Bray People

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Mary Dinan talks to Garda Brendan Thornhill who is hanging up his hat after 30 years of pounding the beat

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HE HAS BEEN KNOWN to hop on bin lorries for a chat or into a local taxi for just a few metres then maybe pay a visit to the local library or a function. He has worn out shoe leather from the many miles of walking. You may have encountered him at diverse places such as the local amusements, or charity shop.

Originally from West Cork, Garda Brendan Thornhill came from a family of three brothers and one sister. He was educated in Skibbereen, County Cork, where he grew up. His working life began in Bord Na Mona in 1973 and he also worked in a hardware store. After being made redundant, he seized an opportunity to work in a bakery, earning a mere 25 pounds per week. He stayed for five years.

What took him from the bakery into the Garda Siochána? He recalls that he had a miraculous escape, where he was almost accidently locked in and baked in an oven, but that wasn't the reason for leaving. Moving from bakery life into the Gardaí world seemed like a natural progression and allowed him to continue with his passion, which is his interaction with people. He feels those early days prepared him for his new life in the Gardaí.

In 1979, he applied to join An Garda Siochána. After taking the exam he failed the medical twice which still didn't deter him. He was placed among the top 80 candidates in the country. HIS FIRST STATION was in Shankill Co. Dublin, as a Garda. He moved to Bray in 1989 where he was appointed as Community Garda. His mantra was to 'walk and talk, meet and greet, empathise and sympathise with everyone and anyone, young or old, rich or poor and people of all cultures and creeds', and it still is to this day.

In the early days, he attended the Dale Carnegie seminar which impressed him greatly. Dale Carnegie is best known for his publication, 'How to win friends and influence people' and has written books on effective communication. The seminar had a very profound effect on his career as a policeman and his personal life.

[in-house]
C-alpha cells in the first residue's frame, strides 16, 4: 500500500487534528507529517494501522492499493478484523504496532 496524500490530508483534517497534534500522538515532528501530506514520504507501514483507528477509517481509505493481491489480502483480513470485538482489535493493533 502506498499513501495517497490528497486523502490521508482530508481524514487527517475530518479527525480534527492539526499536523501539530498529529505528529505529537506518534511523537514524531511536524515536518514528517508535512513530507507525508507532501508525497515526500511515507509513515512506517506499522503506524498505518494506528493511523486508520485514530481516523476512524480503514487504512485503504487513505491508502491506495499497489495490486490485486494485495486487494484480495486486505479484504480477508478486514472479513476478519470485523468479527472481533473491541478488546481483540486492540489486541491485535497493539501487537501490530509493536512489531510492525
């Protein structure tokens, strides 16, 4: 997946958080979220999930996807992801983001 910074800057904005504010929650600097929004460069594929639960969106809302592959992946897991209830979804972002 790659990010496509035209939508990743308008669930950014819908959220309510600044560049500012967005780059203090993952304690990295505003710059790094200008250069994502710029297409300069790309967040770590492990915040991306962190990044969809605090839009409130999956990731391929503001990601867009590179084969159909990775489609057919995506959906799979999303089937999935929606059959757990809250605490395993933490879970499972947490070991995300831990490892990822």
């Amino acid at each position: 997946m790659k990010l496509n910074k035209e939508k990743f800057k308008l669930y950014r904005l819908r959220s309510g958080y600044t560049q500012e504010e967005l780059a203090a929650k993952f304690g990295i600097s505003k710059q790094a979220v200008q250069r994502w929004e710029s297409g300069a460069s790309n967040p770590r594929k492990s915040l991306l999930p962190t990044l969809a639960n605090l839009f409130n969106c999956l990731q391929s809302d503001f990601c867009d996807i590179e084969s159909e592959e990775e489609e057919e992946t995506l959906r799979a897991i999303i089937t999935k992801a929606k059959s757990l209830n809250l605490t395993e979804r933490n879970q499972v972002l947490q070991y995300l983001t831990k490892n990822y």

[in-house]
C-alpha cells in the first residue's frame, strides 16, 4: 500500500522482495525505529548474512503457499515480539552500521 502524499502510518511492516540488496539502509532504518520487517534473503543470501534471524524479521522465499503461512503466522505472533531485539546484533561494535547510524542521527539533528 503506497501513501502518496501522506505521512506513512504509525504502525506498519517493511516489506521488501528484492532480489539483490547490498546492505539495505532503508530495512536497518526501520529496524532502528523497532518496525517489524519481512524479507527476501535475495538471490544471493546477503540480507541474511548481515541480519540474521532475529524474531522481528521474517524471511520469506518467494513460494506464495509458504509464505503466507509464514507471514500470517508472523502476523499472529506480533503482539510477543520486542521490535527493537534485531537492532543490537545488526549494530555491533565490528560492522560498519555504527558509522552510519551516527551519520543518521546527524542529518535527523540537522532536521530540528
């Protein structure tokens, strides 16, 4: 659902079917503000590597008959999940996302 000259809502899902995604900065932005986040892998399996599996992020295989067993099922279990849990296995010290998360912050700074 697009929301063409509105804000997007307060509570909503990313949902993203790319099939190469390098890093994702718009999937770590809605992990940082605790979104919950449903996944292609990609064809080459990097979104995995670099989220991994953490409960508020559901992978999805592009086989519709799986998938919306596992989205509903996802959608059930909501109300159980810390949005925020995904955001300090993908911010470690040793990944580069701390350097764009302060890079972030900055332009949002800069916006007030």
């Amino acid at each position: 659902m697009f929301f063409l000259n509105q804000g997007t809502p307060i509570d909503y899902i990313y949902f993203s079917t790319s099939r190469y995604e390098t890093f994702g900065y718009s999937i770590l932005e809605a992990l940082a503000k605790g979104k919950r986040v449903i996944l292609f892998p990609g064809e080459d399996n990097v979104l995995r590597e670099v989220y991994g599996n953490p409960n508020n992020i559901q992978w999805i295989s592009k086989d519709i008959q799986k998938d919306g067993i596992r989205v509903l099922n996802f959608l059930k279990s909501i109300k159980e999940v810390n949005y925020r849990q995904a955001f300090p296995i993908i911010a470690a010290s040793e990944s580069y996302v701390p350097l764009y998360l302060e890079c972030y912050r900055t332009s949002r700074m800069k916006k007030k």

So what is the secret to being a good Garda? His secret is to listen to people and to focus on them rather than himself. The most important ingredient for the job is communication. As a family man, he reckons that being married to Bridie and having his three daughters, Emily, Ruth and Rebecca, people can identify with him.

There is hardly a corner of the community he hasn't covered or a home he hasn't visited and there are many adjectives to describe this man, some of which may surprise you. The most appropriate ones being dynamic, unique, empathetic, humorous, articulate and inquisitive, in a good sense.

He meets the people where they are at in their lives, be it rich or poor, whatever their circumstances. It's all been a part of the job. He has built up trust with many people and he has made some lifelong friends. By his own admission his life has been, 'mostly based on listening and learning from other people'.

He is primarily and has been a people's person, not only to the Irish community but to many people from other nations. He has a very special affinity with the local Chinese Community

He may do a TEFL, (Teach English as a foreign language) course in the future and another ambition is to travel. China is on his travel list. He has come to love the Chinese language and can hold a contrived conversation in Mandarin. St Cronin's National School in Bray is twinned with a National School in Beijing and more recently he met with a visiting delegation.

His linguistics extends to being a fluent Irish speaker with a great love of the Irish language, which has led to his involvement as chairperson on the Board of Management in Schoil uí Cheadaigh Chuillan Bray. Many local schools have benefited from Brendan's visits.

'Being a Garda hasn't been all plain sailing,' said Brendan. 'Being a Garda has had its moments. It can be a dangerous job depending on the area you work in.' He has had some narrow escapes, one of which was falling down a manhole. He had to cling on for dear life or he would have ended up in the river. He had to spread his arms in a desperate attempt to stay above ground and didn't even lose his hat.

In 2002, he won a local Endeavour Award from the Bray Chamber Of Commerce for his outstanding service to the community. Previous winners of this prestigious award are Katie Taylor, World Boxing. Champion and rugby hero Reggie Corrigan.

He has had a string of strange coincidences throughout his life and for him the month of November has been very significant. He was born in November; he joined An Garda Siochána on November 11. He was first posted to the November District in the Dublin Metropolitan District, he did his pre-retirement course in November and he opted to retire in November, on what he calls an, ' iconic date' - 11/11/11.

Is retirement the end for Garda Brendan Thornhill? No, it's the beginning?

With extensive interests, the chances of Brendan suffering from boredom following retirement are slim. He is a keen photographer and his subject interest is people from all walks of life. He also became a proficient golfer.

Now he is involved with the Toastmasters and has developed a love of public speaking. One of his first talks was on the topic of his own life story, with a speech titled 'If the cap fits?'

Just because he is hanging up his uniform doesn't mean he is going to disappear, in fact he is going to be even more active in the community.